Apparently, I’ve discovered a small bug in DNS (Windows 2003 only) and I wanted to share it in case someone else runs into. Trust me there’s NOTHING else out there about it (I’ve looked extensively) but it IS an issue – don’t beat your head against a wall.
With spam being such a giant issue, there have been a number of efforts to combat it and several (DomainKeys, DKIM, SPF, SenderID) utilize DNS TXT records. As these systems grow they need to be maintained in an automated fashion (I’m both busy and lazy) so I figured it would be great to create a system for our new “Vouch By Reference” (VBR) server that maintains the DNS from a database. Sounds easy right?? It was. I wrote a Windows service that monitors a database table and sends updates using WMI and everything worked wonderfully. Until we pointed it at the Windows 2003 server.
This is a shot from Windows 2000
This is a shot from Windows 2003
Notice the small difference?? Yeah, that stupid little comma – it’s actually a carriage return that the API adds to the data and you can’t stop it. So I ran thru the stages of grief – I just figured it was a quirk of the GUI (denial), then I blamed WMI (anger), then I wondered if it really mattered THAT much (bargaining), then…well, you get the idea. Ultimately, it DOES matter because some clients see this as an empty string element in an array (see it here) so while I’m not certain it will break anything for sure, you should “Be liberal in what you accept, and conservative in what you send.“.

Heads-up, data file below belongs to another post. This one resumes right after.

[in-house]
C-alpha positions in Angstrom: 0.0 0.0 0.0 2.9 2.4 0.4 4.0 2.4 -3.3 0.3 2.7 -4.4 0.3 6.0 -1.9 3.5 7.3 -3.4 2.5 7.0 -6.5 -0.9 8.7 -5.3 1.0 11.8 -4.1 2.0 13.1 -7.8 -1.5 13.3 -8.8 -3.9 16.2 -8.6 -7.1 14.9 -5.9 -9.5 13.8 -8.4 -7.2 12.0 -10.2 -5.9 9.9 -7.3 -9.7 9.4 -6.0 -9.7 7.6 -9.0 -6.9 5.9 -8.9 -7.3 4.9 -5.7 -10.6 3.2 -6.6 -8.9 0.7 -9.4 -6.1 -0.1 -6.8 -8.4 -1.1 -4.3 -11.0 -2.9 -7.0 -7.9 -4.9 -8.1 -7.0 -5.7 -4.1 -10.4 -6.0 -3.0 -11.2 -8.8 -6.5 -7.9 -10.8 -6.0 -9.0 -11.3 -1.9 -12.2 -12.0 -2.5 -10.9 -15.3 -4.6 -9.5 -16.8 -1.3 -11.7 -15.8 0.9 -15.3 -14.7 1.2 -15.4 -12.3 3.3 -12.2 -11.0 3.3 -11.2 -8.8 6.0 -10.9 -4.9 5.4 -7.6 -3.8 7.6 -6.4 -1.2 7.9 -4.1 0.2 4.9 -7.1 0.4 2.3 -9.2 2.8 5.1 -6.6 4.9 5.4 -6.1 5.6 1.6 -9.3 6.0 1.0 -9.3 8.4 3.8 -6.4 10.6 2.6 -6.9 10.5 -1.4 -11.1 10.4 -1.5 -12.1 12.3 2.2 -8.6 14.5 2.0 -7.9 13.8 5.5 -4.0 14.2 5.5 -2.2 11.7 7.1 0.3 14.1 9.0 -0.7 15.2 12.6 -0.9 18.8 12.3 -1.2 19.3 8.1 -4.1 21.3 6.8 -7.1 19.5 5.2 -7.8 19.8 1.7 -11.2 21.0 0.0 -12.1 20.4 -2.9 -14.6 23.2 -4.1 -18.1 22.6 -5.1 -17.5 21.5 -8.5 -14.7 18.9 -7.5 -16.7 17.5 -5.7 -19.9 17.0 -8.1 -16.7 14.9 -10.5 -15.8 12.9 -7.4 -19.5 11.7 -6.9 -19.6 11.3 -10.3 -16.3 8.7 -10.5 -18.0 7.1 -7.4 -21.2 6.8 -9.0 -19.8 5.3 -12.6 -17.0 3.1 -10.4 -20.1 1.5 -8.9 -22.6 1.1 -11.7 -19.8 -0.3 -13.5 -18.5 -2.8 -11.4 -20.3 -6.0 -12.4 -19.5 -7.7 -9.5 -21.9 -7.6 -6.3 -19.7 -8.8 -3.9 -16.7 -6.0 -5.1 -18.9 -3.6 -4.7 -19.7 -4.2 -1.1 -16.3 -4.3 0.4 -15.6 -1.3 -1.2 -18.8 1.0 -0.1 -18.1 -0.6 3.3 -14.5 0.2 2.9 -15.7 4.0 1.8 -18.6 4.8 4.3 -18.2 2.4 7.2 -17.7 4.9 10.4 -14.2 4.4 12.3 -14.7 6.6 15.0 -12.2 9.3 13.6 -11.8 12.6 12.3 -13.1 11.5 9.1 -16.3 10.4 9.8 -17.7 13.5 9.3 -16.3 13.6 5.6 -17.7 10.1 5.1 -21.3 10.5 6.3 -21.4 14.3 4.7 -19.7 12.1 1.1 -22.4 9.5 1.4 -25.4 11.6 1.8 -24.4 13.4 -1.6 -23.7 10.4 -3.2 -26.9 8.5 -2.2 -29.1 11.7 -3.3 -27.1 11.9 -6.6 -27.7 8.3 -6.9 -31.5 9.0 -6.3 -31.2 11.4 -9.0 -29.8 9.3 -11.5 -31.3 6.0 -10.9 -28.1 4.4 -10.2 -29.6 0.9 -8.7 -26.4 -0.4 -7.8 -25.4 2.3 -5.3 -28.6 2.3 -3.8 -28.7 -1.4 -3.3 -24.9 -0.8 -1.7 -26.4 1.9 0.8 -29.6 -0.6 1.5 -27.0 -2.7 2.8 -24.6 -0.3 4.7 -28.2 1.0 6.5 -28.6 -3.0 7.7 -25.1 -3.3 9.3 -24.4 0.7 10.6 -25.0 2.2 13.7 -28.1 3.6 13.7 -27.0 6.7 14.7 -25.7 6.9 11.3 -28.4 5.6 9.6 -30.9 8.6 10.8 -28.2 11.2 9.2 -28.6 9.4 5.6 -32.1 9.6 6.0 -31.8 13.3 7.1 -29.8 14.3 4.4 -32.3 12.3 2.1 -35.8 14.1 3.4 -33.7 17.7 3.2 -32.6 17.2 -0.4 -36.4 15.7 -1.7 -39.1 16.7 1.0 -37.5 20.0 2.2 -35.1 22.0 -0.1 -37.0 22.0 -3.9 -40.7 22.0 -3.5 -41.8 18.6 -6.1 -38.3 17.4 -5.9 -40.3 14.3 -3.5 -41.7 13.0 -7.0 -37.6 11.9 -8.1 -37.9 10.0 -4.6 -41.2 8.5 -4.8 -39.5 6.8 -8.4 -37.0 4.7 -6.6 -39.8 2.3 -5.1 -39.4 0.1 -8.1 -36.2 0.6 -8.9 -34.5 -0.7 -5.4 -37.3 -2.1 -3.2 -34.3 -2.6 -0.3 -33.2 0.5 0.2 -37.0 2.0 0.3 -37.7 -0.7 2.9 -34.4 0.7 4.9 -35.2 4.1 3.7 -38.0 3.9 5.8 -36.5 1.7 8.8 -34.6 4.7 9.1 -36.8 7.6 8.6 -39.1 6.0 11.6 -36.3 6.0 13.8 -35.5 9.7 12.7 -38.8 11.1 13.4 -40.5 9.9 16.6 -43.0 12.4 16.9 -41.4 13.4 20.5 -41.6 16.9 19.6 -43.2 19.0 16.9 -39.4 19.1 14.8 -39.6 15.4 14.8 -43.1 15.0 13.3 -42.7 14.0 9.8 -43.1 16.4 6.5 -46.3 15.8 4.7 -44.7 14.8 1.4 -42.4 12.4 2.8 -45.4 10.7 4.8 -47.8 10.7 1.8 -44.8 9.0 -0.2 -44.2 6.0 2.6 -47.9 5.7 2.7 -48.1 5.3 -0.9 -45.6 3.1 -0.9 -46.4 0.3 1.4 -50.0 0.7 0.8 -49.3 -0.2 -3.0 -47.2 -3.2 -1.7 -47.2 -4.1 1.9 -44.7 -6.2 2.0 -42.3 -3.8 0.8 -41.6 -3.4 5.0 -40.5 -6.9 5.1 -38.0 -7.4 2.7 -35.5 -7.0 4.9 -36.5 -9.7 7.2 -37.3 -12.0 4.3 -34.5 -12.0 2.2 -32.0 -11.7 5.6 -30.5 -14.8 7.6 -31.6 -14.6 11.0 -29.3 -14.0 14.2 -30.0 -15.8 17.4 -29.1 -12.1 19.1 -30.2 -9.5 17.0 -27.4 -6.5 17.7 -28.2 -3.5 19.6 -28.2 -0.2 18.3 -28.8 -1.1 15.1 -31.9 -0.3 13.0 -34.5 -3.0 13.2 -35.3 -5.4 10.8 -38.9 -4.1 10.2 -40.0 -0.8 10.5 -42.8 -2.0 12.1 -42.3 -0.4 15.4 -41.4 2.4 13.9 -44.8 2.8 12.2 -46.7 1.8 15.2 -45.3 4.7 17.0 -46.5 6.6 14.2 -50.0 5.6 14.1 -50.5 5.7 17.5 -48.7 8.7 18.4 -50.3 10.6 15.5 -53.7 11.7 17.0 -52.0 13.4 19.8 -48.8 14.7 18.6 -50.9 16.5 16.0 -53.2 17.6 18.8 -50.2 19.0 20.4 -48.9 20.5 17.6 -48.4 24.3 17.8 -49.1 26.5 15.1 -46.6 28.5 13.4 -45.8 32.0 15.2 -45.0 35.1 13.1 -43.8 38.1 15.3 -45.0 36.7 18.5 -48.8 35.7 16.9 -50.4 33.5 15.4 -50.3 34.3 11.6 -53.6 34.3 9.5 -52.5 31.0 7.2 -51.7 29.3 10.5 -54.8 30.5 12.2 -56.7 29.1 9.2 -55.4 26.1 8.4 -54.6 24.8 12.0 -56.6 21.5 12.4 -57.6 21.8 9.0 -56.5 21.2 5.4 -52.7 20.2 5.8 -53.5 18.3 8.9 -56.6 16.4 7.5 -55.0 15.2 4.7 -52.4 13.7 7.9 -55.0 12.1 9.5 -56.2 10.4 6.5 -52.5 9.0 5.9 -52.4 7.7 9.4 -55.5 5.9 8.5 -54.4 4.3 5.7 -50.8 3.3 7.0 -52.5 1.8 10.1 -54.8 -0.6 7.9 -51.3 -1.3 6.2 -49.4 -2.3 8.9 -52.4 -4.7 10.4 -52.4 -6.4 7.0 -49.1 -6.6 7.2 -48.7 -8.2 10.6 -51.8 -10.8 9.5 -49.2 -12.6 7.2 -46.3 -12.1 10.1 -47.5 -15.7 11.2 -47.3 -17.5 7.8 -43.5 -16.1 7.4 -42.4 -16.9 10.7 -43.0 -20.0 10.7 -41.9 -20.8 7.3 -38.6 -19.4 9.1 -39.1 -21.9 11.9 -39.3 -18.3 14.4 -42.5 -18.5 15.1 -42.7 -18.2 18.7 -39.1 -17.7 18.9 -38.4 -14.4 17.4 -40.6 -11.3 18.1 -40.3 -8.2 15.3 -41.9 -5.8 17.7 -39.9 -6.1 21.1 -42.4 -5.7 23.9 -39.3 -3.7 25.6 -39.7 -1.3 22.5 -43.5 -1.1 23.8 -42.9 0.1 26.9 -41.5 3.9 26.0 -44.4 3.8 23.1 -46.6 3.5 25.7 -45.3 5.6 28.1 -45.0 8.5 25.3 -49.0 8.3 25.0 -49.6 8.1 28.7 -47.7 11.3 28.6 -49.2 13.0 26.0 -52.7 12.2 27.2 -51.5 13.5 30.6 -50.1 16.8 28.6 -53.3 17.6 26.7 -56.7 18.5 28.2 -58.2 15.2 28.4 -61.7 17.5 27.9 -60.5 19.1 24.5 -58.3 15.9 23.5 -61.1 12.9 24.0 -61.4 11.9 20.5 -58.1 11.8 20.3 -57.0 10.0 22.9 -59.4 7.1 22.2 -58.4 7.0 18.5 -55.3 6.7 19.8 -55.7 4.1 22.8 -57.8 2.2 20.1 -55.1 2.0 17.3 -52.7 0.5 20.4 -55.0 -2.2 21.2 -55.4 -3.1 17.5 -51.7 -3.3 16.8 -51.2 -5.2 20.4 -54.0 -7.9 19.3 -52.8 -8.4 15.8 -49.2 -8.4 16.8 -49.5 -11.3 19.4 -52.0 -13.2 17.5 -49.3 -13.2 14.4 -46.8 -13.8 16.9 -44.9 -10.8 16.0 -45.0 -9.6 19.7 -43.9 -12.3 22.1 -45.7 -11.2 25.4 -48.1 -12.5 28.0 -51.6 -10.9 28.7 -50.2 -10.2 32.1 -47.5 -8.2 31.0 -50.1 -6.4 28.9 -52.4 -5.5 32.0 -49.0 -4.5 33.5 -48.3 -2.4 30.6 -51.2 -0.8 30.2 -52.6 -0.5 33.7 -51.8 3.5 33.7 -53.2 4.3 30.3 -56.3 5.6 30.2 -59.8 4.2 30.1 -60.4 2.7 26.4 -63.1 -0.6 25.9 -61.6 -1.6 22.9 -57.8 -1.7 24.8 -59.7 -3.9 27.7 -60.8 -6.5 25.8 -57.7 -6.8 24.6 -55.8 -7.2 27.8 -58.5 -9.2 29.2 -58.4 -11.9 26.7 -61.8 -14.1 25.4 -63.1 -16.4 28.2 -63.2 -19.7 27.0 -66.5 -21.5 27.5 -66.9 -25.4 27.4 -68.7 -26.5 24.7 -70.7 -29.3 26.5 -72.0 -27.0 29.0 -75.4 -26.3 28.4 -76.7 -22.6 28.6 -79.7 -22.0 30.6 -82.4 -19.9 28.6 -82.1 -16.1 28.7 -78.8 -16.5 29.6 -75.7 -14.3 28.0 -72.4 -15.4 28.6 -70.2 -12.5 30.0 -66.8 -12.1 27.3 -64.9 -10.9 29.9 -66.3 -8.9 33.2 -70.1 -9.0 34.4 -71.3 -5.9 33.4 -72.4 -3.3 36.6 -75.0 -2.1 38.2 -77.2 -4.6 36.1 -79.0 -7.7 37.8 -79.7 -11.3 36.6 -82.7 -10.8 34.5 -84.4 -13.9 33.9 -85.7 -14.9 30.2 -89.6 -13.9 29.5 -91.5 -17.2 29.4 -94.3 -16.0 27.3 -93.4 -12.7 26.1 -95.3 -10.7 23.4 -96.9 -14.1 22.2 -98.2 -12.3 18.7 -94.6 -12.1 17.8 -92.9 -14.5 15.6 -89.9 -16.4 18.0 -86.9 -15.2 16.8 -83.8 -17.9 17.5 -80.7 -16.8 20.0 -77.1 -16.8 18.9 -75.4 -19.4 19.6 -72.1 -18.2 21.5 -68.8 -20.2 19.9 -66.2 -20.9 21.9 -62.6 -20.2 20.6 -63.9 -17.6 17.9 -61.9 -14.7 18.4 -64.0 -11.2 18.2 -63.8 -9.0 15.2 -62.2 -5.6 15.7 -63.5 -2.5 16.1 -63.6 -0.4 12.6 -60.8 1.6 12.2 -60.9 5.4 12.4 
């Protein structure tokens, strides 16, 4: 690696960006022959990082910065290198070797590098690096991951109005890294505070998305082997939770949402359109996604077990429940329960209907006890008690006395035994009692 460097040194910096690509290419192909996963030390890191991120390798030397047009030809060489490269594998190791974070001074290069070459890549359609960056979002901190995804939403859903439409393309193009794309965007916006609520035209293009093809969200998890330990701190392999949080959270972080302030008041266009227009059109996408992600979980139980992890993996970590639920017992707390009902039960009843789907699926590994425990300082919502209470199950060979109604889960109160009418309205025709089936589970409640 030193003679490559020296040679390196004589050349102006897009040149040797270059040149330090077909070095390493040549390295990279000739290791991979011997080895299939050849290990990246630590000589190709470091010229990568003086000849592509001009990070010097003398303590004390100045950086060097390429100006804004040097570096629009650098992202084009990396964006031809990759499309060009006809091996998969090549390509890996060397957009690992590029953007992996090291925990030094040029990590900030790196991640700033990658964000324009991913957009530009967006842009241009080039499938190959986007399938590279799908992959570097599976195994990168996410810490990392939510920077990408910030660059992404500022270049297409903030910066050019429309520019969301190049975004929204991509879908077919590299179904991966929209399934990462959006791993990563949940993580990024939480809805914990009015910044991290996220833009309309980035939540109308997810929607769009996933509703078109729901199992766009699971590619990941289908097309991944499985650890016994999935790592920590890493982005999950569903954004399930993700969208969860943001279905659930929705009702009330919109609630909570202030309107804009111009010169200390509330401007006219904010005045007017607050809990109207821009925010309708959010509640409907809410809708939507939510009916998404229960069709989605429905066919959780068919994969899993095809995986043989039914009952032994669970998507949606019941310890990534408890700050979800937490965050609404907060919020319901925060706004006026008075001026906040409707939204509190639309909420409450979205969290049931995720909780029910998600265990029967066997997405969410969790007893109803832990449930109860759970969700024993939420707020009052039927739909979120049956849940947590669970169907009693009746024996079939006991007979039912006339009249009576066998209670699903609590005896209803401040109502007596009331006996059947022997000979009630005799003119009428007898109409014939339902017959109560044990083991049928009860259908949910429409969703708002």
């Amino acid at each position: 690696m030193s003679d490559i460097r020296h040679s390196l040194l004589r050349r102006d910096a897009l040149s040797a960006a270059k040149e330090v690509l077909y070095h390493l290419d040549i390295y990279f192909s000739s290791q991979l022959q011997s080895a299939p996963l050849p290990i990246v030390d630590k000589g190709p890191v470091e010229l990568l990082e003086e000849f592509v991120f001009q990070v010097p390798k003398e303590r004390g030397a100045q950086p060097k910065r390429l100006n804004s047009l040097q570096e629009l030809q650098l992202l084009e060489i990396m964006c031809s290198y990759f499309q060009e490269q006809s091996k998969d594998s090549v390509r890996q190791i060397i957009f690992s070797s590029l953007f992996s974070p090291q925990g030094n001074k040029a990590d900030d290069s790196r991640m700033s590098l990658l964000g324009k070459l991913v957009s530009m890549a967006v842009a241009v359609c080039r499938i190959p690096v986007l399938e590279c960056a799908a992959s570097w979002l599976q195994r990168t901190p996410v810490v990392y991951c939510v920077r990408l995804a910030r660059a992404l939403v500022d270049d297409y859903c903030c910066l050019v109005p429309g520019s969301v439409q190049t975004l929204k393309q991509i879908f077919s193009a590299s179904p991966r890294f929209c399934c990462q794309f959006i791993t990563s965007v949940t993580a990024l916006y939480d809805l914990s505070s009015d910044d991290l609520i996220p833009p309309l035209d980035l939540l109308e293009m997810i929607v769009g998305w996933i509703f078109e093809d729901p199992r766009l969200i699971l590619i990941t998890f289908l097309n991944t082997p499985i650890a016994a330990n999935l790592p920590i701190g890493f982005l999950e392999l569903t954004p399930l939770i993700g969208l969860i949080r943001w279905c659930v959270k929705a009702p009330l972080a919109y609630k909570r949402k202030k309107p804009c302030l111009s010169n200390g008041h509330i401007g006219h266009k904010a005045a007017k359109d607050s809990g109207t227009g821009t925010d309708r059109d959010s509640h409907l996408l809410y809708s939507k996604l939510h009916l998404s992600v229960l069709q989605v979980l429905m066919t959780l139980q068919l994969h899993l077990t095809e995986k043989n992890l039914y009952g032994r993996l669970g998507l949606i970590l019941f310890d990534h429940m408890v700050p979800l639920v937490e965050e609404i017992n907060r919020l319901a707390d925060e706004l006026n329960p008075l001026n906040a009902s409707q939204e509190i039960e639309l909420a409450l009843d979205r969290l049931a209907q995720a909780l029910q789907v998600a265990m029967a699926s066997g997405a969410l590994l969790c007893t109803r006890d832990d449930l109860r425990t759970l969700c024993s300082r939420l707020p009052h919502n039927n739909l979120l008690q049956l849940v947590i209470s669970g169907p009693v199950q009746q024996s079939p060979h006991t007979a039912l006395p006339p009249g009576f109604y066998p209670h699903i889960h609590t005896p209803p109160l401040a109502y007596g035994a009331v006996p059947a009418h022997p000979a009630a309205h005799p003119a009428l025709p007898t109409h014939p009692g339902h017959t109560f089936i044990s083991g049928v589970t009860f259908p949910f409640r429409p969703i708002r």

Also, I have to thank the Microsoft WMI team. After a 2 hour phone call just to get a ticket submitted, I was skeptical that I was going to get anywhere or have a decent experience but I sort of did and I certainly did. Wesley McSwain and Tim Macaulay, if you’re reading this – thanks. You guys were a big help and I appreciate it. While I’m not certain if we’ll get a patch or not, they made me feel like my issue was important and spend time with me working on it.